You Are Being Judged.


JudgesTools-Wikimedia Commons

Welcome to judgement. Whatever the job or company, it is an inevitable part of the job hunt.

Perhaps you have been told before or maybe you have taken a module on interview skills, whatever the case, I invite you to think about the following…

What are interviewers looking to determine during the interview process? They are evaluating:

  1. Your attitude
  2. Your aptitude
  3. Your confidence level
  4. Your communication skills
  5. Your fit to the organisation

To help you have an easier time at each stage, here are some areas to keep a look out for:


This is your first chance to make any impression. Although it has been said over and over again in any career advice, it is always overlooked: proofread, proofread & proofread. Résumés with grammar or spelling errors are likely to be thrown away or overlooked when you are vying against the hundreds of candidate applications.

Also, review the content of your Résumé against the five points mentioned earlier and ask yourself if what you’ve written is the image that you want to project.


When applying for a job, know the company that you are applying for. It shows your interest to the employer when you have “done your homework”. It gives a good impression of you and helps you to also understand if the organisation and role is right for you.

This should be done before you apply for the job (not just before you show up for an interview). For example: many applicants have zero or little idea about what a company does, before deciding to apply for a position. This lack of interest becomes evident when a recruiter decides to make an initial phone call to a shortlisted candidates. Know that during such a phone call, this is when recruiters have already started to evaluate you and your suitability. Picking up such a phone call and saying things like “Sorry, what application was this for?” or even “What is the name of your company again?”, is definitely not going to help you get the job.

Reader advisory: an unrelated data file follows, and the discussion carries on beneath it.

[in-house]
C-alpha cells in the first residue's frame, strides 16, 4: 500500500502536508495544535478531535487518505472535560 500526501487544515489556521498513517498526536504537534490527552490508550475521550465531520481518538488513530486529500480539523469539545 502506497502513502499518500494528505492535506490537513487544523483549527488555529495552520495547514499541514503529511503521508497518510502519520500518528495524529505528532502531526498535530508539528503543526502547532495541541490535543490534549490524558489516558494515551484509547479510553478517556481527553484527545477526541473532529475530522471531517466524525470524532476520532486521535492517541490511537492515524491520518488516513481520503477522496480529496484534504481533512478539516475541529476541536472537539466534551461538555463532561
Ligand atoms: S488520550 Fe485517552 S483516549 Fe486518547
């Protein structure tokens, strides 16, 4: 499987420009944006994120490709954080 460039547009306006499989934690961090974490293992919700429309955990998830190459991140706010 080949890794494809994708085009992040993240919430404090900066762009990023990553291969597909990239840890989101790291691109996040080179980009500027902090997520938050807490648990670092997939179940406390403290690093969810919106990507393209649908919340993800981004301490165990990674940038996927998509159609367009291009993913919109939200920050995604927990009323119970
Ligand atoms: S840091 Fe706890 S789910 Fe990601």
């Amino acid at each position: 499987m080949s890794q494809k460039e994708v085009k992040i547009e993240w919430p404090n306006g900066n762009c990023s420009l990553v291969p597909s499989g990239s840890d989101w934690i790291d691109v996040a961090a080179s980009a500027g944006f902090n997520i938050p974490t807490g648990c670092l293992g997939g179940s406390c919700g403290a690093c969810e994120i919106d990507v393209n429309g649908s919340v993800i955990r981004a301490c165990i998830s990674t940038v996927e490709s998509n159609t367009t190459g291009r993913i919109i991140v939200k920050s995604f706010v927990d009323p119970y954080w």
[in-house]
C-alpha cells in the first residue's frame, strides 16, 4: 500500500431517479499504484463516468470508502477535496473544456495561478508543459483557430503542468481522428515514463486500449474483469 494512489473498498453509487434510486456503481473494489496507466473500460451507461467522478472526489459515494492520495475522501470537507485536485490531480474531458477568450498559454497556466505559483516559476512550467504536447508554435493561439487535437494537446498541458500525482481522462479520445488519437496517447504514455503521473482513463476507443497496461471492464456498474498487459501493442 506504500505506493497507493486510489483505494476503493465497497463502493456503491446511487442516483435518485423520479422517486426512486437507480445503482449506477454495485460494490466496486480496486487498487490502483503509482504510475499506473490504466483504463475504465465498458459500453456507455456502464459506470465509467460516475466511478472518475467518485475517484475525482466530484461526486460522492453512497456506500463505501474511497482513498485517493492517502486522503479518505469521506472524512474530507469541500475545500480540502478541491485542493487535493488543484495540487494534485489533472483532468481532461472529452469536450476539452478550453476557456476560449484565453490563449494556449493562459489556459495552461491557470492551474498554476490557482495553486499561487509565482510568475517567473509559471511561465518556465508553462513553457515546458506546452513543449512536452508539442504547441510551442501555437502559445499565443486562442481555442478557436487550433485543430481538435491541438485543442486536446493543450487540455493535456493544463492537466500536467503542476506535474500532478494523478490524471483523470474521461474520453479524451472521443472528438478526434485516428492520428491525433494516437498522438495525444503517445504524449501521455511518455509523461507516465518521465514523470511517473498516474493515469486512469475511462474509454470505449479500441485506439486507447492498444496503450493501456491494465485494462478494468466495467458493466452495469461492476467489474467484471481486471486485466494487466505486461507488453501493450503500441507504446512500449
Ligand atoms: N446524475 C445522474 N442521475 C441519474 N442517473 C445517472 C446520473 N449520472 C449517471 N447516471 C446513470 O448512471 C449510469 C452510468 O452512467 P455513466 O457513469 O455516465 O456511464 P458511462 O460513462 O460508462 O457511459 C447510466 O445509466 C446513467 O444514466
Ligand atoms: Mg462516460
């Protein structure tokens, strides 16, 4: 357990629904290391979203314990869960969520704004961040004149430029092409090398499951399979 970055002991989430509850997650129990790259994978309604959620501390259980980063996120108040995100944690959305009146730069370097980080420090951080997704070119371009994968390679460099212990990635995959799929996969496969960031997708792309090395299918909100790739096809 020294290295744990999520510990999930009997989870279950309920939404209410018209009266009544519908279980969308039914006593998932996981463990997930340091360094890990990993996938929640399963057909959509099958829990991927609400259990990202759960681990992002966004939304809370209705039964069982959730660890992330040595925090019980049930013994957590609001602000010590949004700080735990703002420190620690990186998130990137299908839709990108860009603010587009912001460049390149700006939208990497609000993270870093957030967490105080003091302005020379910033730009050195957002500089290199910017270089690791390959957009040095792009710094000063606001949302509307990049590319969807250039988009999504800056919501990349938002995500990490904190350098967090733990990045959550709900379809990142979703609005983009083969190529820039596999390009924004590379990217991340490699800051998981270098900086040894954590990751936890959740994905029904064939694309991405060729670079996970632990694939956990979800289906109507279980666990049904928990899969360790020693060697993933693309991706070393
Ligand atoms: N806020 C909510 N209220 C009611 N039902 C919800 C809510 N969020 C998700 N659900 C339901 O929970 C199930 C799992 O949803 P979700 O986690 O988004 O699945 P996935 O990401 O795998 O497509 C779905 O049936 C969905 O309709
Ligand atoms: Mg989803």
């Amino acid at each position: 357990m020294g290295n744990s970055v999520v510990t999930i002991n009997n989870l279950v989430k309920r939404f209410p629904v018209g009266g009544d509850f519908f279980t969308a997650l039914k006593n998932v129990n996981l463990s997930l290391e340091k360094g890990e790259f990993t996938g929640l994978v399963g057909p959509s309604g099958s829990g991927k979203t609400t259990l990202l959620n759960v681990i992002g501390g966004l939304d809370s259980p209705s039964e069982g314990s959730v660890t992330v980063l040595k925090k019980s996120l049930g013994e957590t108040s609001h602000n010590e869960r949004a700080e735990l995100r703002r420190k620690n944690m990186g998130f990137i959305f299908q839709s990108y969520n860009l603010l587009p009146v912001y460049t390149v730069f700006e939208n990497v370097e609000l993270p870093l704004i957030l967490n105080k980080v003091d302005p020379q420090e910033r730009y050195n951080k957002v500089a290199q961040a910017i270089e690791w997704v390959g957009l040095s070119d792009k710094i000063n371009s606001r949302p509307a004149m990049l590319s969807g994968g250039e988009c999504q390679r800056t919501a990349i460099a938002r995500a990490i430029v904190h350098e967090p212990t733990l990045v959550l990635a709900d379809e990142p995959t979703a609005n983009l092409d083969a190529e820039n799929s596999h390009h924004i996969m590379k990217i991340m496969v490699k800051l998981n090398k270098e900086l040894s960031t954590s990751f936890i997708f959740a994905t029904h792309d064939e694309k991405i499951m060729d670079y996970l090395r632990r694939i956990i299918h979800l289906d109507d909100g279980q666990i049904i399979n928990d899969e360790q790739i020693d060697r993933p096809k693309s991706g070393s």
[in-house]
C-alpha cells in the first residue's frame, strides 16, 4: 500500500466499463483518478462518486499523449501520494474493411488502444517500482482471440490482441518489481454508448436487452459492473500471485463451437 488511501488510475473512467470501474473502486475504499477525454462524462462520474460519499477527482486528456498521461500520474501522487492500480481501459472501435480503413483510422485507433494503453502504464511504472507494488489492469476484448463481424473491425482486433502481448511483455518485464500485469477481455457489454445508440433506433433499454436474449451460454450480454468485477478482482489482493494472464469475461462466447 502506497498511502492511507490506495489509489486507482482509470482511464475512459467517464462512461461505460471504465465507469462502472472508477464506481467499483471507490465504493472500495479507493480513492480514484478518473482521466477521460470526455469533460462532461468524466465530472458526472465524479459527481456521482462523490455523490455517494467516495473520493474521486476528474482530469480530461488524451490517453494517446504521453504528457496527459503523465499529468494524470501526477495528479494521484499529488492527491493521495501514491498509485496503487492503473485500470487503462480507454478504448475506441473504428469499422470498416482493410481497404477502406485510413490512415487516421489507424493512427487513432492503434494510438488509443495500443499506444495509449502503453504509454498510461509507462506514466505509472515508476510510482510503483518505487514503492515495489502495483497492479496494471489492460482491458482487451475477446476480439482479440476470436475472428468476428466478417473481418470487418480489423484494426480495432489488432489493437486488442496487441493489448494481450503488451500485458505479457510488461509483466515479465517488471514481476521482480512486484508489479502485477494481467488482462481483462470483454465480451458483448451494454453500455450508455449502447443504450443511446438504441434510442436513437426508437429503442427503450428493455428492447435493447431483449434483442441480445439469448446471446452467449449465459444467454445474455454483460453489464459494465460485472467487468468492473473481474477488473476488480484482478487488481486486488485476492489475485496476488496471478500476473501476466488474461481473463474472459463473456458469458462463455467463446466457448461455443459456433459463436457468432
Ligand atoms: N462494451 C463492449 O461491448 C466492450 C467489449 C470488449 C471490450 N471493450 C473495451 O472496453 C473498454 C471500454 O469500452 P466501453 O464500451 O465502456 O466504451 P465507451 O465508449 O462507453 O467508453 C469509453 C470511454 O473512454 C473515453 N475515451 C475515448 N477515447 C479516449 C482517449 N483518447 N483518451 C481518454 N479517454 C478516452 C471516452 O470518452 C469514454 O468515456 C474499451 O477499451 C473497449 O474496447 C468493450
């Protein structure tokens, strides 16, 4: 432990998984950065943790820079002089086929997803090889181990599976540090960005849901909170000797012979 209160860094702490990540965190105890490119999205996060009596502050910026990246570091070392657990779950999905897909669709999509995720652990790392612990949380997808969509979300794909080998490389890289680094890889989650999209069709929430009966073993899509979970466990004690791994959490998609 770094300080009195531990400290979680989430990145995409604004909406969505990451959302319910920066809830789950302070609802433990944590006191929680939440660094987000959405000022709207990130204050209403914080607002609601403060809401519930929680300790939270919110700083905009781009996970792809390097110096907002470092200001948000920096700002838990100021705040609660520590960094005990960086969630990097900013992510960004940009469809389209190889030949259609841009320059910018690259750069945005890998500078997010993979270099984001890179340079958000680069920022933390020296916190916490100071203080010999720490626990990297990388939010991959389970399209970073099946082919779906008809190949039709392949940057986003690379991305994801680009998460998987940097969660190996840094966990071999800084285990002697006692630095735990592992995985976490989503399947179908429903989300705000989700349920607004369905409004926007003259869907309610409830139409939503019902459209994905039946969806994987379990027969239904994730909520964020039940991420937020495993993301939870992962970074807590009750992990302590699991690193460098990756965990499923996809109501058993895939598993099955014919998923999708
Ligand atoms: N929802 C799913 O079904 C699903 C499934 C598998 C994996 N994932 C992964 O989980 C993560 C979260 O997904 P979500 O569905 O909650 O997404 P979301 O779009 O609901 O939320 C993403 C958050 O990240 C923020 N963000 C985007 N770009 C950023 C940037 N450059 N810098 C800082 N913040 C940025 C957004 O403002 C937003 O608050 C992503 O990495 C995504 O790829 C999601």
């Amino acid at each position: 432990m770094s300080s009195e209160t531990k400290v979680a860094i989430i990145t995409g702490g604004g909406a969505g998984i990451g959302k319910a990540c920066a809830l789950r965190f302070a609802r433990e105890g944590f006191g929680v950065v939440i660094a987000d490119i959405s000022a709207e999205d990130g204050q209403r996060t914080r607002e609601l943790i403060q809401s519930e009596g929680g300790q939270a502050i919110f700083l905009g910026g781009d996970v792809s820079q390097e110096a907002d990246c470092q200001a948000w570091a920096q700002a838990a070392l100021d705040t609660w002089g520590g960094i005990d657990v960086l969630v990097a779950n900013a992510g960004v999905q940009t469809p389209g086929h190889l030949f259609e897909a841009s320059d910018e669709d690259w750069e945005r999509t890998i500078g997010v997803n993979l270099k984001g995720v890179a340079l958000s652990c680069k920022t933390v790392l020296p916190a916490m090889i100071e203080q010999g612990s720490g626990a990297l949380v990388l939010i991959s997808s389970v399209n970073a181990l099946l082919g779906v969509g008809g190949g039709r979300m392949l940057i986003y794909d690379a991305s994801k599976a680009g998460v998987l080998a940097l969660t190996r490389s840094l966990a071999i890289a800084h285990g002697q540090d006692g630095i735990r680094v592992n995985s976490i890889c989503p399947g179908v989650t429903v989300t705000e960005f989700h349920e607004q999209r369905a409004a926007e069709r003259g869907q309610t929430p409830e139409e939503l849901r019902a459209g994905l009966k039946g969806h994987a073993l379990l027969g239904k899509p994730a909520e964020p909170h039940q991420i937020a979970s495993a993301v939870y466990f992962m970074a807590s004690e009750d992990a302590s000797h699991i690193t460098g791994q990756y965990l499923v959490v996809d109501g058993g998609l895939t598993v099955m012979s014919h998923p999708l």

The in-person interview is very much like a performance. Rehearse your answers to common interview questions (you can easily Google for them). Check your body language and key pointers are;

  • Firm (not hard) handshake.
  • Upright posture.
  • Make eye contact when you speak (but remember to blink). If you are uncomfortable, just look at their forehead.
  • Check your tone of voice; this conveys so much then your actual words.
  • Importantly; smile.

Among other things, candidates often forget that an interview should be a two-way discussion between the recruiter and you.

You are not there to get interrogated. You are there to ask questions and find out more about how it is like to be working at their organisation and why the organisation might be a good fit for you.

So go prepared to ask questions about the organisation, here are some questions that you should be asking:

  1. What is the culture like in the team that I’ll be working in?
  2. What is the most successful person in the team like? What makes him/her successful?
  3. Do you think that I might be a good fit for the team? Or are there areas that I am currently lacking that may be a concern? (This is an important questions to ask. It allows you to understand if there might be areas about yourself that might not have been covered in your resume or in your conversation with them. This enables you to address them early and hopefully convince them that you are the person that they are looking for.)

You can also work on other areas to better prepare yourself:

  • Always try to arrive 15 minutes before time
  • Empty pockets; no bulges or items that might jiggle
  • Clean breath; no cigarettes or food smells

Finally, the one common mistake that I have seen graduates make is this: Not saying thank you. This can happen in two instances:

At the end of the interview;

While this is not as common, some candidates may forget. Know that the recruiter has spent time to review your application and carved time aside to speak with you. A small word of appreciation doesn’t mean much, but when you don’t say it, it says a lot.

Sending a thank you email;

Some candidates find this unnecessary, especially when they have said their thanks at the end of the interview. Yes, you have said your thanks, but this email is an opportunity to do a few things:

  • Express your gratitude.
  • Reaffirm your interest in the role.
  • Remind the recruiter why you are the best candidate for the position.

Good luck for your job hunt!

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